Several stories on the science and politics of global warming caught our attention this week:
Climate change critics are gaining momentum in the press and recently released Gallup polling results show the public is becoming more skeptical of man-made global warming. But the scientific consensus on the credibility and danger of the issue remains steadfast. Volumes of evidence compiled by America’s leading research agencies – including NOAA, NASA, the Pentagon and the National Science Foundation – asserts global warming over the past 50 years is due primarily to human-induced emissions of heat-trapping gases. Their research claims “the warming of the climate is unequivocal.”
Australian researchers claim science proves man-made global warming is changing an animal’s life-cycle. A recent University of Melbourne study found that because of a rise in temperature attributed to an increase in greenhouse gas emissions by humans, the common brown butterfly now emerges from its cocoon 10 days earlier than it did 65 years ago. Scientists have previously observed that biological events are happening progressively earlier in spring over the past few decades but this study is the first time the actions man can be scientifically linked as a contributing cause.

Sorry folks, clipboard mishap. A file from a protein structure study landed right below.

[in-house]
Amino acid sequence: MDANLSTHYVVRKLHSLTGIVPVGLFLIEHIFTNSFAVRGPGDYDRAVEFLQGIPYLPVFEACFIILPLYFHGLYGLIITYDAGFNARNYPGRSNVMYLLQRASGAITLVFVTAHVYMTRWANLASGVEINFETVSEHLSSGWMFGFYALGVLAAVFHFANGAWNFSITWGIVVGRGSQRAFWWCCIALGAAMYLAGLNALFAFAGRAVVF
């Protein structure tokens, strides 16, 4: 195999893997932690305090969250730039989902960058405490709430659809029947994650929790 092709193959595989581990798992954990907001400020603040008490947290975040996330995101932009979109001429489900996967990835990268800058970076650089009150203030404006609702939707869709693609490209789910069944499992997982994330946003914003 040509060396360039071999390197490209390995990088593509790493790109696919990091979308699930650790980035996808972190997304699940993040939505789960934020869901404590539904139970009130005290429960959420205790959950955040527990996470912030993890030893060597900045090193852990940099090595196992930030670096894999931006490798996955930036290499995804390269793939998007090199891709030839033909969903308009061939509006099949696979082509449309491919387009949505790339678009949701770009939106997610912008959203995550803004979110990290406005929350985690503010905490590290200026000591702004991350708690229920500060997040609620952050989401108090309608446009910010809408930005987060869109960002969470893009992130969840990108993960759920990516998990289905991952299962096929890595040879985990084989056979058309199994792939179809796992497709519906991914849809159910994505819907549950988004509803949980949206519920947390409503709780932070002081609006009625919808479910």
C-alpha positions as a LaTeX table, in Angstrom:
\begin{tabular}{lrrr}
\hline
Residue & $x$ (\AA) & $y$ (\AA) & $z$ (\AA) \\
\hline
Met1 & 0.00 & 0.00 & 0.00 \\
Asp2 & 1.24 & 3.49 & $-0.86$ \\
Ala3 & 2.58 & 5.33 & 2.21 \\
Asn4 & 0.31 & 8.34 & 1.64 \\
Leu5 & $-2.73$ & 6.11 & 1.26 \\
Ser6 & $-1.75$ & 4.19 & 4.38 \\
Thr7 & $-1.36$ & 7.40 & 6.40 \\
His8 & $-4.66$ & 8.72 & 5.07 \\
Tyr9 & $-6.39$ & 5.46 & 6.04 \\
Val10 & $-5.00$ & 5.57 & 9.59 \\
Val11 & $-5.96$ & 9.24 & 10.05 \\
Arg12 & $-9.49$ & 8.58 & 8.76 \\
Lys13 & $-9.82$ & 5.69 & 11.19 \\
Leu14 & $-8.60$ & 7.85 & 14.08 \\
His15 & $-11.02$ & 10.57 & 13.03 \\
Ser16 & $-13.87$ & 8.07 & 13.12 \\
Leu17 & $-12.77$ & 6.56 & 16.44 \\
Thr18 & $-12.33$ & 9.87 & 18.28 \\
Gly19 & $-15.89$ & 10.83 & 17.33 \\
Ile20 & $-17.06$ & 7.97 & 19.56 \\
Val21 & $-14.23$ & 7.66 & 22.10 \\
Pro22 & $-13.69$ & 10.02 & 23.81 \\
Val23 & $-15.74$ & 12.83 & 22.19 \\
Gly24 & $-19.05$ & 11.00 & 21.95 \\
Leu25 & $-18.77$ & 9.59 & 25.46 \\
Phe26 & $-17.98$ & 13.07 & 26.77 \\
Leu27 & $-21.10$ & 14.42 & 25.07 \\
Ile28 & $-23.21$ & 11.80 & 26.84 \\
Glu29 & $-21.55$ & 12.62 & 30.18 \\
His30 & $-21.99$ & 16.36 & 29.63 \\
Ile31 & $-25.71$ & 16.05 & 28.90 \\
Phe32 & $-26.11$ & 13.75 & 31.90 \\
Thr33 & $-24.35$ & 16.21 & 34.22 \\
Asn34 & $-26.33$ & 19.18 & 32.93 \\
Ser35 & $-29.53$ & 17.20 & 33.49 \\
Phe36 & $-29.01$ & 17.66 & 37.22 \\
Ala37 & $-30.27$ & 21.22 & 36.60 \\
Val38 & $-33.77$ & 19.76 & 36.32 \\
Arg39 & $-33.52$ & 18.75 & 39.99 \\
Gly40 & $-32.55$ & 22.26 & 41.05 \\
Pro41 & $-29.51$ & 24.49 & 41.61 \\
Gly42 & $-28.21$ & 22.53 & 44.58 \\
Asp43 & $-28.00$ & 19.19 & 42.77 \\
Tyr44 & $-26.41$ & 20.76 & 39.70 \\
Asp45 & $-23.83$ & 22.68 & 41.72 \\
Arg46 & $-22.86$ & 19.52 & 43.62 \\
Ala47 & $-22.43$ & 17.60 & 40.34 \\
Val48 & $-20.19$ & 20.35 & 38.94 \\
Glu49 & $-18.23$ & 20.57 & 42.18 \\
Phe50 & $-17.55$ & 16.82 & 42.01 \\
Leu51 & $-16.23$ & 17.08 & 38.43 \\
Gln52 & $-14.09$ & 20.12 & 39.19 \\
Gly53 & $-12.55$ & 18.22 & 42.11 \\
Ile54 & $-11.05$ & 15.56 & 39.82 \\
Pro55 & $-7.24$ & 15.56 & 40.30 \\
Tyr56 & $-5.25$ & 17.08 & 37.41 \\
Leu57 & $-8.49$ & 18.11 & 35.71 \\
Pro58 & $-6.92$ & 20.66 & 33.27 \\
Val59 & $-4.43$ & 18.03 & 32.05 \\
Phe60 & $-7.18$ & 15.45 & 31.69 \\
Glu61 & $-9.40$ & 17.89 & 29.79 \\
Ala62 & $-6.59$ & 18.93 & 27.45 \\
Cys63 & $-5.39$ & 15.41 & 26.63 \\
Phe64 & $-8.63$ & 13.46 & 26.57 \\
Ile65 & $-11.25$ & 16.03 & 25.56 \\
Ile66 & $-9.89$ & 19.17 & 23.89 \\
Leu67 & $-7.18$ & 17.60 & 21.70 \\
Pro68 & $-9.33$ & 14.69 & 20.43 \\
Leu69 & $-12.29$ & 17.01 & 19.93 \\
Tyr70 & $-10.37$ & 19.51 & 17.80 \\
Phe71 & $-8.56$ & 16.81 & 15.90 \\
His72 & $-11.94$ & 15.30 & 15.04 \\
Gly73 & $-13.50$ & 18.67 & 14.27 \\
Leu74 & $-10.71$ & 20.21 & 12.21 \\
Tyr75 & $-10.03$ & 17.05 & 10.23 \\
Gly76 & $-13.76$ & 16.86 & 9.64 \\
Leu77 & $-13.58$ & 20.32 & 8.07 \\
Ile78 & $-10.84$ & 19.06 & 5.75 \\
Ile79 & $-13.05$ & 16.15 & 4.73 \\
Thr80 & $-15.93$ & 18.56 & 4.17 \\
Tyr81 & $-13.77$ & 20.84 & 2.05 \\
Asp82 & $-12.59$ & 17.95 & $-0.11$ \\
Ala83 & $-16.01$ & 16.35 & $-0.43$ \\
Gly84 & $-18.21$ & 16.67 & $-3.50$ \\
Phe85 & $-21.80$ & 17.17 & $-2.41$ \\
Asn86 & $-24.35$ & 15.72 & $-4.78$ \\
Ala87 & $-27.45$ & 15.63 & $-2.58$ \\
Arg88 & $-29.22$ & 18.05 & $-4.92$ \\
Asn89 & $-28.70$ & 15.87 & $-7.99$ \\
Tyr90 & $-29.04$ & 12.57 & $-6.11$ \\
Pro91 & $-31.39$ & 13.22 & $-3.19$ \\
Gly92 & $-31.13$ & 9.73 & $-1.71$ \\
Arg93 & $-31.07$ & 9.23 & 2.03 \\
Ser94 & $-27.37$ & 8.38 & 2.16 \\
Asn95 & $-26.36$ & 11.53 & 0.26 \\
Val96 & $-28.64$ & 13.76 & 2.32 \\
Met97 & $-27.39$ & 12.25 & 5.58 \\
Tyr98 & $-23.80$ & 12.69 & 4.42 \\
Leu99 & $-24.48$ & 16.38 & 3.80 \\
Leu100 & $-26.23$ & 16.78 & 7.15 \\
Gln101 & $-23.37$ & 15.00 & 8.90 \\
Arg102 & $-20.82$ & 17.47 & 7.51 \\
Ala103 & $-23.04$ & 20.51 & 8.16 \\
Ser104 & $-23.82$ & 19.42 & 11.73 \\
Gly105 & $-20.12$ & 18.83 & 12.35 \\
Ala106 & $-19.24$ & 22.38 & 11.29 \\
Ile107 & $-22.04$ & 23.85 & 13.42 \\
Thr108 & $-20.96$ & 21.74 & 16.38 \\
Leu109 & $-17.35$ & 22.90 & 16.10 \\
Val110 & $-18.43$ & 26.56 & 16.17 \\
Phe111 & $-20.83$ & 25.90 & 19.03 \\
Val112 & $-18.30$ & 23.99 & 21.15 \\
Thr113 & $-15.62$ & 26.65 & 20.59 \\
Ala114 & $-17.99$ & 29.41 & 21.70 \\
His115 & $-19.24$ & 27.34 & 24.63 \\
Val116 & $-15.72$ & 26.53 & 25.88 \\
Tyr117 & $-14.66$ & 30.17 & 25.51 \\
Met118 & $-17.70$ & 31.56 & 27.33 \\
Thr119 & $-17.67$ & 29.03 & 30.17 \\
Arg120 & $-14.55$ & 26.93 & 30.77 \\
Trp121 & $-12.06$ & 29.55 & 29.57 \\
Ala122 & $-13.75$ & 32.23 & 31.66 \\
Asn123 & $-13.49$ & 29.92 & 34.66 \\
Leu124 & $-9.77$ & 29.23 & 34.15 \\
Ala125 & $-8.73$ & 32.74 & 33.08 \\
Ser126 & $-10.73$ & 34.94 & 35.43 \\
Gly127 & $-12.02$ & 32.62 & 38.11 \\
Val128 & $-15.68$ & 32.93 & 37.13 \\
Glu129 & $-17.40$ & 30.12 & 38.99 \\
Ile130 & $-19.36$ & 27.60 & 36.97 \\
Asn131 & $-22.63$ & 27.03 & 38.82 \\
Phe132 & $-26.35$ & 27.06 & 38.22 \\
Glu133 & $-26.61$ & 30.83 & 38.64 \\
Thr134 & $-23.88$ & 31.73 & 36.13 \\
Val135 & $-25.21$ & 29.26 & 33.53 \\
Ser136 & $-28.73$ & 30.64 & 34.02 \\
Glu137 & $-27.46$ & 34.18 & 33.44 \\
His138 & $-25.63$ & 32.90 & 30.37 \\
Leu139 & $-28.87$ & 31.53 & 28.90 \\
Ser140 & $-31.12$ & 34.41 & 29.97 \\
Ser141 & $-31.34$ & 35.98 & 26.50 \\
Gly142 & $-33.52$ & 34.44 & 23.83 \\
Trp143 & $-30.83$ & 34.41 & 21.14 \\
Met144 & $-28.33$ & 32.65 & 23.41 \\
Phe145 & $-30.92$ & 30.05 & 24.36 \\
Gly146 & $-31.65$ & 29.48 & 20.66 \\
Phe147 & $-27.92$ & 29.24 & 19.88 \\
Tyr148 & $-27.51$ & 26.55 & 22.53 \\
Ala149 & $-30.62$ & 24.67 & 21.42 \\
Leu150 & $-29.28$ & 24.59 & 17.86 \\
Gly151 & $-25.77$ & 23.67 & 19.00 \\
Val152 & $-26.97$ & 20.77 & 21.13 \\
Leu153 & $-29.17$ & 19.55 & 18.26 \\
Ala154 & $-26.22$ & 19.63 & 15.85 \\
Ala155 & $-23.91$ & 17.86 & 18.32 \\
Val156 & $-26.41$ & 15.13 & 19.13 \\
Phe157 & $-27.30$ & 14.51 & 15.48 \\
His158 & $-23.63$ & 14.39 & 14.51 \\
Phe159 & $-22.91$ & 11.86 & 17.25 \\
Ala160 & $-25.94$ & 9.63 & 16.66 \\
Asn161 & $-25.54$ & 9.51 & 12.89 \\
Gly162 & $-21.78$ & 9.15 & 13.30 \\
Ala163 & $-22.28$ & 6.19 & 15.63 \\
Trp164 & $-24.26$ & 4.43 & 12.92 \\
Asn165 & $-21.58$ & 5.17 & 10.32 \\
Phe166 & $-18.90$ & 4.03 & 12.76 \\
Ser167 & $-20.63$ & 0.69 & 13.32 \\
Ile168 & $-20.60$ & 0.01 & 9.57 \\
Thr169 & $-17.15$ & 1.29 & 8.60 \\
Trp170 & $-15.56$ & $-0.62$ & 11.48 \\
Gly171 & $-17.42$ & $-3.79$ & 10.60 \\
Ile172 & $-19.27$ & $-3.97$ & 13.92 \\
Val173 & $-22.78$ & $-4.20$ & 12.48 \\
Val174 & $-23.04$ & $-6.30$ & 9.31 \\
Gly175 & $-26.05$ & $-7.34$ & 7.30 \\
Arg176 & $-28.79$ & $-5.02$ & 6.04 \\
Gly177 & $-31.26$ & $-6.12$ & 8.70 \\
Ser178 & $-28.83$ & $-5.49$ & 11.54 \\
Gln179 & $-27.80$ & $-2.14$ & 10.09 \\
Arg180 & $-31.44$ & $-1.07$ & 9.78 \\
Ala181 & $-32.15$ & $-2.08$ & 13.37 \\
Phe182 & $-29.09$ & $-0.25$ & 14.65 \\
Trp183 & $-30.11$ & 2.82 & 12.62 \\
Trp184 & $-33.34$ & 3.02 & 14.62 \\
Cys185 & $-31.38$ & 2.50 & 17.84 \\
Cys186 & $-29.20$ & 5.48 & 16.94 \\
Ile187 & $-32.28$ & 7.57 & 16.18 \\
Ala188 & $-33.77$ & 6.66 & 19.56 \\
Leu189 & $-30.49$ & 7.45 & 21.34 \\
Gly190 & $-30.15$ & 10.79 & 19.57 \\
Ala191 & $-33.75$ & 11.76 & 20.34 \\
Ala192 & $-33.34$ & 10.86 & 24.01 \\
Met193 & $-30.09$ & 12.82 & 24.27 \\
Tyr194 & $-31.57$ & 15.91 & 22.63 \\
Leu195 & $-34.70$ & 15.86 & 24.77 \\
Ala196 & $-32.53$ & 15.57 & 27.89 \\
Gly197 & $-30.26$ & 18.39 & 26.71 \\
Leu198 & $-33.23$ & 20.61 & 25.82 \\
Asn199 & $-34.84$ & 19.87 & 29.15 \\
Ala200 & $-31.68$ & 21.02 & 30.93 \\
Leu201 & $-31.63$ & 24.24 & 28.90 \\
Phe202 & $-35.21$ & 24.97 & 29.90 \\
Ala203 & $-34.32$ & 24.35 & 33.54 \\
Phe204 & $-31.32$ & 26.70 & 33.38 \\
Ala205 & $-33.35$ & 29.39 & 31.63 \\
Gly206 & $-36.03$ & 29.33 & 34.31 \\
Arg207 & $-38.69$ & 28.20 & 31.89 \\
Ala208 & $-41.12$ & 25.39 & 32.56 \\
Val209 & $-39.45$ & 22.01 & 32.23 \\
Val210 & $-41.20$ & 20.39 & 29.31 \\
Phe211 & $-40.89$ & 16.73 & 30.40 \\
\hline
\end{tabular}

The buzz of the neon lights may hum a little softer next weekend as Las Vegas joins many other cities around the globe in preparing for the event dubbed “Earth Hour.” The event’s organizers say the goal is for “hundreds of millions of people” to turn off the lights for one hour – at the same time – to call for action on climate change. This year will mark the third consecutive campaign and events are set to take place in succession at 8:30 p.m. local time all over the world. As for the energy saved by turning off the lights of the Vegas strip, the local utility NV Energy, claims last year’s event saved 65 megawatts, roughly as much as the yearly energy consumption of 10 average homes in the PG&E service territory.